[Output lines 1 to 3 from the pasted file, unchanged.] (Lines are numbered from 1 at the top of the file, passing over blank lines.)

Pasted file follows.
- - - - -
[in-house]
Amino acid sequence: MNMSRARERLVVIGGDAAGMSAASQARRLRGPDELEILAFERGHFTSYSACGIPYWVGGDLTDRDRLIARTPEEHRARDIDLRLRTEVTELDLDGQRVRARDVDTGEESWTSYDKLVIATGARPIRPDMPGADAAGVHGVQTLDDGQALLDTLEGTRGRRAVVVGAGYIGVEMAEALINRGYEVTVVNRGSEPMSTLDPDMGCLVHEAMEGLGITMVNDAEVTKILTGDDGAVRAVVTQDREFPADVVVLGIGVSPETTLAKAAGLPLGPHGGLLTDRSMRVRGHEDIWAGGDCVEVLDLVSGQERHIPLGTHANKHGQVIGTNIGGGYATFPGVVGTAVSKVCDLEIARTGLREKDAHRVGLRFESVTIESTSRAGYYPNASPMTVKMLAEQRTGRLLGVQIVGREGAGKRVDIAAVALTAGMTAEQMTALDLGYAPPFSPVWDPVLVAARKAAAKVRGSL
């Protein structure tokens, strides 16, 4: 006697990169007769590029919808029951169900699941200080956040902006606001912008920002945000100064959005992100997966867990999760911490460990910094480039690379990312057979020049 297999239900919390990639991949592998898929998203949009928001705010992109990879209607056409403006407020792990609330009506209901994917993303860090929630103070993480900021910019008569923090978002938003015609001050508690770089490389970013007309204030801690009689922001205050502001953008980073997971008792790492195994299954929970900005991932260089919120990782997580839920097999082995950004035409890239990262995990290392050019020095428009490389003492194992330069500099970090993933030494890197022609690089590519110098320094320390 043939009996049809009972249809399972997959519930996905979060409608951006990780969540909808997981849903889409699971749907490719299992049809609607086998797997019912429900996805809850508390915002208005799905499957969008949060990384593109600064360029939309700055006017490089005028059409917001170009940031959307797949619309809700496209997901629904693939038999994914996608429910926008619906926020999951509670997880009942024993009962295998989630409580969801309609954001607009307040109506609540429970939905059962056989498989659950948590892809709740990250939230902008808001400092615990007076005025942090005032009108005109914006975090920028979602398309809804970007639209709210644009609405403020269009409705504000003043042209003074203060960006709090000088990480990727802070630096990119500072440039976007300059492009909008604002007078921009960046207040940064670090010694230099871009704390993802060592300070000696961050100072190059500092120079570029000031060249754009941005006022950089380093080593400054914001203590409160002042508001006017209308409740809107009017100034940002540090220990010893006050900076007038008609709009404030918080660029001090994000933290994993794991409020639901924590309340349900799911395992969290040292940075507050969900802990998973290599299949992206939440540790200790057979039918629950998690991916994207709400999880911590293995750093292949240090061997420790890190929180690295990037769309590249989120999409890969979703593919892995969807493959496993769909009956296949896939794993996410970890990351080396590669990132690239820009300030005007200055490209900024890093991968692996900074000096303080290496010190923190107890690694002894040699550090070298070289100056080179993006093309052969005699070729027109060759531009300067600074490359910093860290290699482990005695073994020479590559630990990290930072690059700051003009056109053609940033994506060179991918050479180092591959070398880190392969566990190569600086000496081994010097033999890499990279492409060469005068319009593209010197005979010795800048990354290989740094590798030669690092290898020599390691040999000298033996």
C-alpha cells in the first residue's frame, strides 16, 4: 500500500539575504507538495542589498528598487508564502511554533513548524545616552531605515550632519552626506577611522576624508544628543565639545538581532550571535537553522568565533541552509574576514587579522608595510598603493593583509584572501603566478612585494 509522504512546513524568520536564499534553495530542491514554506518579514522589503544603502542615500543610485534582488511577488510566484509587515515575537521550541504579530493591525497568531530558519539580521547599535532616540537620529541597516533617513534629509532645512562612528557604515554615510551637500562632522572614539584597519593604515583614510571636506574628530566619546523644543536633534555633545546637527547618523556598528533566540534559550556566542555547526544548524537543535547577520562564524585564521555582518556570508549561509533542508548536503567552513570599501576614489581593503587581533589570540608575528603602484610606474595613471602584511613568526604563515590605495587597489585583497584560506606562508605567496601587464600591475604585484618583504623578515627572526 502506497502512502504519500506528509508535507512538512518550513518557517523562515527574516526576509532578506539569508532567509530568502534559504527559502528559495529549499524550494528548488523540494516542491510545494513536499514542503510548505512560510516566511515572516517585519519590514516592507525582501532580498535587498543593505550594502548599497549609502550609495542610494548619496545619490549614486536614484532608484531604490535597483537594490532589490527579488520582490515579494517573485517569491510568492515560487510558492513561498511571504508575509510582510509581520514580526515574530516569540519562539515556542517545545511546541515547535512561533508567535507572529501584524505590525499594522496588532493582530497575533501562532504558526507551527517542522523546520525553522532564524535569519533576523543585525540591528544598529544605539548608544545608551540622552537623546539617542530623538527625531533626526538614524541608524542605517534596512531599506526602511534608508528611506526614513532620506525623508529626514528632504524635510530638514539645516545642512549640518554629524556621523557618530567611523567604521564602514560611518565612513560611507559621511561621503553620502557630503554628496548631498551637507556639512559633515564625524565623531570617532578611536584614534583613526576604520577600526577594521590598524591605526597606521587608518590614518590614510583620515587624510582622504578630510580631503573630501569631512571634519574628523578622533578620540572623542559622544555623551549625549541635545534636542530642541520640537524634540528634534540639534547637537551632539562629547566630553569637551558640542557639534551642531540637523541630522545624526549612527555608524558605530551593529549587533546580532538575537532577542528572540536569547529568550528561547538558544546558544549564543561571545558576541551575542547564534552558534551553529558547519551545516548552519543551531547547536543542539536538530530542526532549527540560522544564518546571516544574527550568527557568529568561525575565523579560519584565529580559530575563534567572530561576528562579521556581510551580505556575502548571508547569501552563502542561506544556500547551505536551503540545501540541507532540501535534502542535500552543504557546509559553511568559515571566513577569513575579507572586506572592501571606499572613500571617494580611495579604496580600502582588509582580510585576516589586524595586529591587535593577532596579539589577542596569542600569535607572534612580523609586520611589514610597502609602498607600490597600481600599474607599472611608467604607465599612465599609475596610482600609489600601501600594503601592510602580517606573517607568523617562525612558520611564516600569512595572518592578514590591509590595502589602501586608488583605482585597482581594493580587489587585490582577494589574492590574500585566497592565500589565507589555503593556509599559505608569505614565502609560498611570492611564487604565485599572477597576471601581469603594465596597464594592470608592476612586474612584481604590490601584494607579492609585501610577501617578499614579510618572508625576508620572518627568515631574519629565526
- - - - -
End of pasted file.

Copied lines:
[in-house]
Amino acid sequence: MNMSRARERLVVIGGDAAGMSAASQARRLRGPDELEILAFERGHFTSYSACGIPYWVGGDLTDRDRLIARTPEEHRARDIDLRLRTEVTELDLDGQRVRARDVDTGEESWTSYDKLVIATGARPIRPDMPGADAAGVHGVQTLDDGQALLDTLEGTRGRRAVVVGAGYIGVEMAEALINRGYEVTVVNRGSEPMSTLDPDMGCLVHEAMEGLGITMVNDAEVTKILTGDDGAVRAVVTQDREFPADVVVLGIGVSPETTLAKAAGLPLGPHGGLLTDRSMRVRGHEDIWAGGDCVEVLDLVSGQERHIPLGTHANKHGQVIGTNIGGGYATFPGVVGTAVSKVCDLEIARTGLREKDAHRVGLRFESVTIESTSRAGYYPNASPMTVKMLAEQRTGRLLGVQIVGREGAGKRVDIAAVALTAGMTAEQMTALDLGYAPPFSPVWDPVLVAARKAAAKVRGSL
């Protein structure tokens, strides 16, 4: 006697990169007769590029919808029951169900699941200080956040902006606001912008920002945000100064959005992100997966867990999760911490460990910094480039690379990312057979020049 297999239900919390990639991949592998898929998203949009928001705010992109990879209607056409403006407020792990609330009506209901994917993303860090929630103070993480900021910019008569923090978002938003015609001050508690770089490389970013007309204030801690009689922001205050502001953008980073997971008792790492195994299954929970900005991932260089919120990782997580839920097999082995950004035409890239990262995990290392050019020095428009490389003492194992330069500099970090993933030494890197022609690089590519110098320094320390 043939009996049809009972249809399972997959519930996905979060409608951006990780969540909808997981849903889409699971749907490719299992049809609607086998797997019912429900996805809850508390915002208005799905499957969008949060990384593109600064360029939309700055006017490089005028059409917001170009940031959307797949619309809700496209997901629904693939038999994914996608429910926008619906926020999951509670997880009942024993009962295998989630409580969801309609954001607009307040109506609540429970939905059962056989498989659950948590892809709740990250939230902008808001400092615990007076005025942090005032009108005109914006975090920028979602398309809804970007639209709210644009609405403020269009409705504000003043042209003074203060960006709090000088990480990727802070630096990119500072440039976007300059492009909008604002007078921009960046207040940064670090010694230099871009704390993802060592300070000696961050100072190059500092120079570029000031060249754009941005006022950089380093080593400054914001203590409160002042508001006017209308409740809107009017100034940002540090220990010893006050900076007038008609709009404030918080660029001090994000933290994993794991409020639901924590309340349900799911395992969290040292940075507050969900802990998973290599299949992206939440540790200790057979039918629950998690991916994207709400999880911590293995750093292949240090061997420790890190929180690295990037769309590249989120999409890969979703593919892995969807493959496993769909009956296949896939794993996410970890990351080396590669990132690239820009300030005007200055490209900024890093991968692996900074000096303080290496010190923190107890690694002894040699550090070298070289100056080179993006093309052969005699070729027109060759531009300067600074490359910093860290290699482990005695073994020479590559630990990290930072690059700051003009056109053609940033994506060179991918050479180092591959070398880190392969566990190569600086000496081994010097033999890499990279492409060469005068319009593209010197005979010795800048990354290989740094590798030669690092290898020599390691040999000298033996």